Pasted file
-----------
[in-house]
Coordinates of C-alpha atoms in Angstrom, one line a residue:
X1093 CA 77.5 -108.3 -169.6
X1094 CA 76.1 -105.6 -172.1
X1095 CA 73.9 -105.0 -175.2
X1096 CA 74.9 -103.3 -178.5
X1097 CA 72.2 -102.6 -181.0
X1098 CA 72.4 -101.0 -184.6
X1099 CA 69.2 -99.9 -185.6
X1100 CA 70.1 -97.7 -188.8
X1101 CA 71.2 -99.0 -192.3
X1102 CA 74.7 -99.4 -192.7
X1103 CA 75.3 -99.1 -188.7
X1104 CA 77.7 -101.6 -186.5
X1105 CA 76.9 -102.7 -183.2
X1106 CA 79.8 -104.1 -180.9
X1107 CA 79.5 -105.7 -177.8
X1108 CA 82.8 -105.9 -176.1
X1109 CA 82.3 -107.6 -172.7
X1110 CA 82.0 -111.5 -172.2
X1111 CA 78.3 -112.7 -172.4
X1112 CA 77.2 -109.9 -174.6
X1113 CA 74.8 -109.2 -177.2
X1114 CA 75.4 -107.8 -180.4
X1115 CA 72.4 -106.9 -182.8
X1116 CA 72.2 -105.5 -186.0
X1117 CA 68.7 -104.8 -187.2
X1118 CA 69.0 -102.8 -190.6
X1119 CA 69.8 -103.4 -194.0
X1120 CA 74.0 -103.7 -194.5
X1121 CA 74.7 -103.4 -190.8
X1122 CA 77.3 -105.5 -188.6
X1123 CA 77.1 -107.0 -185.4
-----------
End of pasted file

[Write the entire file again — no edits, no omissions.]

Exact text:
[in-house]
Coordinates of C-alpha atoms in Angstrom, one line a residue:
X1093 CA 77.5 -108.3 -169.6
X1094 CA 76.1 -105.6 -172.1
X1095 CA 73.9 -105.0 -175.2
X1096 CA 74.9 -103.3 -178.5
X1097 CA 72.2 -102.6 -181.0
X1098 CA 72.4 -101.0 -184.6
X1099 CA 69.2 -99.9 -185.6
X1100 CA 70.1 -97.7 -188.8
X1101 CA 71.2 -99.0 -192.3
X1102 CA 74.7 -99.4 -192.7
X1103 CA 75.3 -99.1 -188.7
X1104 CA 77.7 -101.6 -186.5
X1105 CA 76.9 -102.7 -183.2
X1106 CA 79.8 -104.1 -180.9
X1107 CA 79.5 -105.7 -177.8
X1108 CA 82.8 -105.9 -176.1
X1109 CA 82.3 -107.6 -172.7
X1110 CA 82.0 -111.5 -172.2
X1111 CA 78.3 -112.7 -172.4
X1112 CA 77.2 -109.9 -174.6
X1113 CA 74.8 -109.2 -177.2
X1114 CA 75.4 -107.8 -180.4
X1115 CA 72.4 -106.9 -182.8
X1116 CA 72.2 -105.5 -186.0
X1117 CA 68.7 -104.8 -187.2
X1118 CA 69.0 -102.8 -190.6
X1119 CA 69.8 -103.4 -194.0
X1120 CA 74.0 -103.7 -194.5
X1121 CA 74.7 -103.4 -190.8
X1122 CA 77.3 -105.5 -188.6
X1123 CA 77.1 -107.0 -185.4